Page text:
Use of human derived cell lines to increase the biological relevance of cigarette condensate, non-tobacco materials and e-liquids testing
The in vitro testing strategy of tobacco products is mainly based on the testing of extracts from cigarette smoke condensates. An accepted industry wide assay battery has been developed over recent years which delivers reliable results for the toxicological assessment of tobacco products. The testing battery comprises the neutral red uptake (NRU) assay, the in vitro Micronucleus (IVM), and the Ames test. This combination of tests evaluates relevant biological endpoints and is also used for the toxicological evaluation of non-tobacco materials (NTM) such as ingredients and, more recently, e-liquids. All methods are based on the corresponding OECD guidelines which leave some choices regarding the specific bacteria strains used in Ames test and cell lines utilized in NRU and IVM assays. To increase relevance for toxicity assessment, human cell lines were established whenever possible to measure cytotoxicity and genotoxicity of smoke extracts, non-tobacco materials and e-liquids. Human liver (HepG2) and bronchial cells (BEAS-2B) were used in the NRU assay where both demonstrated high sensitivity against cigarette condensate and delivered good results for e-liquids. The IVM assay was performed with the human lymphoblastoid cell line TK6 as extension to the V79 rodent cells. According to literature false positive effects are significantly reduced when using TK6 in comparison to widely used rodent cell lines. The assay battery was completed by mutagenicity testing using the Ames test. Here, representative results using different human cell lines with cigarette smoke condensate and e-liquids in the NRU and IVM tests are shown. Results of cigarette smoke condensate induced bacterial mutagenicity are shown for the two Salmonella typhimurium strains TA 98 and TA 100.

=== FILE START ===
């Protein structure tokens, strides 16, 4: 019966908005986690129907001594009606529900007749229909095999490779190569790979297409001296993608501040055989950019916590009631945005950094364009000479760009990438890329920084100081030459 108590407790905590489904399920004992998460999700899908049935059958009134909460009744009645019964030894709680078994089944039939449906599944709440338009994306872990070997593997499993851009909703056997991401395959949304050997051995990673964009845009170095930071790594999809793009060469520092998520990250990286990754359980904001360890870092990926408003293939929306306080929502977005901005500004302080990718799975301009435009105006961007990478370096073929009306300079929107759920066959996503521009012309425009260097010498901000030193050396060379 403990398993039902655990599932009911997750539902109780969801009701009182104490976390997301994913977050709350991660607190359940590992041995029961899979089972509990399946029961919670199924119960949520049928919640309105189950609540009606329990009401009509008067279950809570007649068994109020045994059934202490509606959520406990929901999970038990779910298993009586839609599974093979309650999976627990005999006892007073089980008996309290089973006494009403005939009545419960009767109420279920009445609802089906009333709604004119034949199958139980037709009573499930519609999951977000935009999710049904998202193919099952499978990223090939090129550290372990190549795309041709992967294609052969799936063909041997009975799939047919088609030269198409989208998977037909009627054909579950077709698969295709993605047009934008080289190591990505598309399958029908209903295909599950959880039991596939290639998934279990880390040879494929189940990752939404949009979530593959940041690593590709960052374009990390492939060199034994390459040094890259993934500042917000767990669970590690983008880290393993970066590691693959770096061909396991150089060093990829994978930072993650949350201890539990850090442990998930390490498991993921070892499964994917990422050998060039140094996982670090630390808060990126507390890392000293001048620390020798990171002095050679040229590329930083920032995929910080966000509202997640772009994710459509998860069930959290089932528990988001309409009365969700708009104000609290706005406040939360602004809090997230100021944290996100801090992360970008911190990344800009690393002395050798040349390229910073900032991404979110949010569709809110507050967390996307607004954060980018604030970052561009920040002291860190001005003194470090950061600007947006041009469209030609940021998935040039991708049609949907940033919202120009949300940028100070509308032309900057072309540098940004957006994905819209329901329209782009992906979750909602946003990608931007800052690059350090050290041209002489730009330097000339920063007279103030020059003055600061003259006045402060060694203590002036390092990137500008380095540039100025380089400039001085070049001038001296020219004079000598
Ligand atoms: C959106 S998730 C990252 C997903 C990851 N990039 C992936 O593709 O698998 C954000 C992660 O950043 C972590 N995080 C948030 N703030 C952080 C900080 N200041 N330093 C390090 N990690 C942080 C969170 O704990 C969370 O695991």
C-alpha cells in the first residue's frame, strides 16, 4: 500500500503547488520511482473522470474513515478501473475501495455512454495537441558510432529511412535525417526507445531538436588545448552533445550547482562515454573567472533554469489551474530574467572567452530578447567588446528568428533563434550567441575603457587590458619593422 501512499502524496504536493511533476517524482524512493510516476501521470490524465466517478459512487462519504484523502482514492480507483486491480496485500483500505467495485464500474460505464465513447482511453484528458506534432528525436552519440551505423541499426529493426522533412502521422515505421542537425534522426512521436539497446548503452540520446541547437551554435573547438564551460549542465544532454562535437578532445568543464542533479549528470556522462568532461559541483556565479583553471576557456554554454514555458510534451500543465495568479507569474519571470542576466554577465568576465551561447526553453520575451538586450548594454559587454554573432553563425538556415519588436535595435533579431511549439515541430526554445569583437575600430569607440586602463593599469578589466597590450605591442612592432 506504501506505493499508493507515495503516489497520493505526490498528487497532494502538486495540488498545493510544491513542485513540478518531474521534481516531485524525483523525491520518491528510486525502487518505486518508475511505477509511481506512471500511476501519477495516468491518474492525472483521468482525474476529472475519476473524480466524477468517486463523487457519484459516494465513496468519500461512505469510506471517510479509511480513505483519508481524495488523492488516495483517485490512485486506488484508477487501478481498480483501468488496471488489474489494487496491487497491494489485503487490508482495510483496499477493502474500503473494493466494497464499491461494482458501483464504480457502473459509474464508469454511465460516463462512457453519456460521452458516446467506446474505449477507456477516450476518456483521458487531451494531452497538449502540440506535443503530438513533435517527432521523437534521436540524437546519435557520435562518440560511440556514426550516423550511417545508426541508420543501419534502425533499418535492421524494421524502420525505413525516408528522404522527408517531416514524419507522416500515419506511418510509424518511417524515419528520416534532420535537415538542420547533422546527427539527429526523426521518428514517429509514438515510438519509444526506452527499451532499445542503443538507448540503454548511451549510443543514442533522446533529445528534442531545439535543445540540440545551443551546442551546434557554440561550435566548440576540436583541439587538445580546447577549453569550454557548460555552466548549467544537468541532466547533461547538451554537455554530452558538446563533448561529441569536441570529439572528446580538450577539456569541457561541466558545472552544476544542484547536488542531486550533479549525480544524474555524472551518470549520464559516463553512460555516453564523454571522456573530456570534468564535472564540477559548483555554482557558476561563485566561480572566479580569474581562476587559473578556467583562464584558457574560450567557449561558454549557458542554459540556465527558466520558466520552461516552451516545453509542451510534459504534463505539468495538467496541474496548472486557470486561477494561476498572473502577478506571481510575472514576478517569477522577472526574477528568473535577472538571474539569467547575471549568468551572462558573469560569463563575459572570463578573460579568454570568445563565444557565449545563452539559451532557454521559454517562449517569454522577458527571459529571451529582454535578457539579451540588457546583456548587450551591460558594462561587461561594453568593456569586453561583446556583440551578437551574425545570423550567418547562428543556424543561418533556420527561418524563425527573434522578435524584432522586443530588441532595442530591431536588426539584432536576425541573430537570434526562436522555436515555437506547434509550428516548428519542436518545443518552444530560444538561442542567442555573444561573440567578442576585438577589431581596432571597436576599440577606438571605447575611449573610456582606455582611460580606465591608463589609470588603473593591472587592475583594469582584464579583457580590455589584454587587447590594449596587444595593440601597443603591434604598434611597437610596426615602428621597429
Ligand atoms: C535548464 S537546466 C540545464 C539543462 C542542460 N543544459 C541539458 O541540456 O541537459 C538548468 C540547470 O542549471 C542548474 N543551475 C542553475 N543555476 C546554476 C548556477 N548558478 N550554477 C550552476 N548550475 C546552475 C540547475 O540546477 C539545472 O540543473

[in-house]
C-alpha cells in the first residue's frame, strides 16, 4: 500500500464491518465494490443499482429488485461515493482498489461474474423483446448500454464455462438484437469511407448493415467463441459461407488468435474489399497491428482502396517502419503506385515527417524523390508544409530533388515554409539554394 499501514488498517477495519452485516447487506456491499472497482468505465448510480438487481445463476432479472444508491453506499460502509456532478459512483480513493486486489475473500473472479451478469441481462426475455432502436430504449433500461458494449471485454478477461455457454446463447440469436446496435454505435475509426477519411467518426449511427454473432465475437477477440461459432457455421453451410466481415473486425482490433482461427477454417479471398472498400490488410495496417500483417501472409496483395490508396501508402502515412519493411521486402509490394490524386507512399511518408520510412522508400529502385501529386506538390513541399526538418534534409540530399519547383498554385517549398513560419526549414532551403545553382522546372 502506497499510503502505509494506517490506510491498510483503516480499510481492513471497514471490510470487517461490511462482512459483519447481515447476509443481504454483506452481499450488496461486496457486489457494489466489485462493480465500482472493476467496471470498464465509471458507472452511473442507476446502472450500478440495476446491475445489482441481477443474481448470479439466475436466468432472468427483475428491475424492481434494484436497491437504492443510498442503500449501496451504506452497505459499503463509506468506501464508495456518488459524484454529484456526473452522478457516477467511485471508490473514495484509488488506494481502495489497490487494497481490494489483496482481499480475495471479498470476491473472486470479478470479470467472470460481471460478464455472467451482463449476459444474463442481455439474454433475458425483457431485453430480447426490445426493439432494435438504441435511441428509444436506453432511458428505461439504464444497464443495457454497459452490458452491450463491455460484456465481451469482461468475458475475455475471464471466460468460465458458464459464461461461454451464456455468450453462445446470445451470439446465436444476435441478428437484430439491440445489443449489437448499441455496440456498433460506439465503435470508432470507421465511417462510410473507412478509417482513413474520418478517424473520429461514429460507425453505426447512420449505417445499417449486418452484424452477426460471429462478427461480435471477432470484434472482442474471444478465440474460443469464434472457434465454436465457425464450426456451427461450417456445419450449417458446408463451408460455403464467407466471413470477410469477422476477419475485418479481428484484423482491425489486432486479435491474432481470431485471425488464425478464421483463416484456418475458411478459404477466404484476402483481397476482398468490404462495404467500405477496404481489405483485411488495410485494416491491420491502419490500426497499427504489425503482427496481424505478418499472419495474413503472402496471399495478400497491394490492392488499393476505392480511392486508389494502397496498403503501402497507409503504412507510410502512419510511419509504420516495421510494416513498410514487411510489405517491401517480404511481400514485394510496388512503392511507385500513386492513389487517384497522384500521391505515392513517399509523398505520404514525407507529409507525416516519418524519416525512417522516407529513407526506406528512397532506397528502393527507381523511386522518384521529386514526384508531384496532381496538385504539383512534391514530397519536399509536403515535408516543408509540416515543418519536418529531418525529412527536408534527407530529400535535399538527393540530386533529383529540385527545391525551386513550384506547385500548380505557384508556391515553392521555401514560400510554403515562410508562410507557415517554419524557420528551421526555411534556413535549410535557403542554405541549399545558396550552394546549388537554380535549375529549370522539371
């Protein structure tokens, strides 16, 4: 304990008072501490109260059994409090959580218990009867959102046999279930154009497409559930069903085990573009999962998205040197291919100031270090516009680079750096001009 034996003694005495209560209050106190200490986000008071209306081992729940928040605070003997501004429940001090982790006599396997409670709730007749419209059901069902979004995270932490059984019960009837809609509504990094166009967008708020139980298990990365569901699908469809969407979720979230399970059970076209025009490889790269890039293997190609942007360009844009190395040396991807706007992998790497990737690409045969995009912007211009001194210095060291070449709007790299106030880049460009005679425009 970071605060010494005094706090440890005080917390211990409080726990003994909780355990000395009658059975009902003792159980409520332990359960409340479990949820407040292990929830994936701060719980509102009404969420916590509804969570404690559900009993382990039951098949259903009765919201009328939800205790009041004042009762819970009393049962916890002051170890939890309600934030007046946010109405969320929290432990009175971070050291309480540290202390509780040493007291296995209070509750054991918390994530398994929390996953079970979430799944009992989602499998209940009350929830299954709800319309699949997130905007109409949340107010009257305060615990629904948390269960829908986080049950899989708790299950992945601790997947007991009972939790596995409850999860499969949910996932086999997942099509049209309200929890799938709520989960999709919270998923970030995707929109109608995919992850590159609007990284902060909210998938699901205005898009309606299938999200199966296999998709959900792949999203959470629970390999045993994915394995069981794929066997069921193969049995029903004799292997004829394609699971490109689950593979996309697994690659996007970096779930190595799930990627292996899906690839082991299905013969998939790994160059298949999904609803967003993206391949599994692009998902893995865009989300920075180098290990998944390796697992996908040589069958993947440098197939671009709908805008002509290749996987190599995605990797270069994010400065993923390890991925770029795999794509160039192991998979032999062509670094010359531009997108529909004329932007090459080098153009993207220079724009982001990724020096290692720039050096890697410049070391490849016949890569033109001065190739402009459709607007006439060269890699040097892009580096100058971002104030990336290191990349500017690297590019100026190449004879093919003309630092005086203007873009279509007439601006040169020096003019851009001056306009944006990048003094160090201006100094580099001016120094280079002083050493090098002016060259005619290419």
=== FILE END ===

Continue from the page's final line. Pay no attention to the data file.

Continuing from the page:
In summary this poster shows representative results that demonstrate the general applicability of IB’s biological in vitro testing for the assessment of next generation products (NGPs).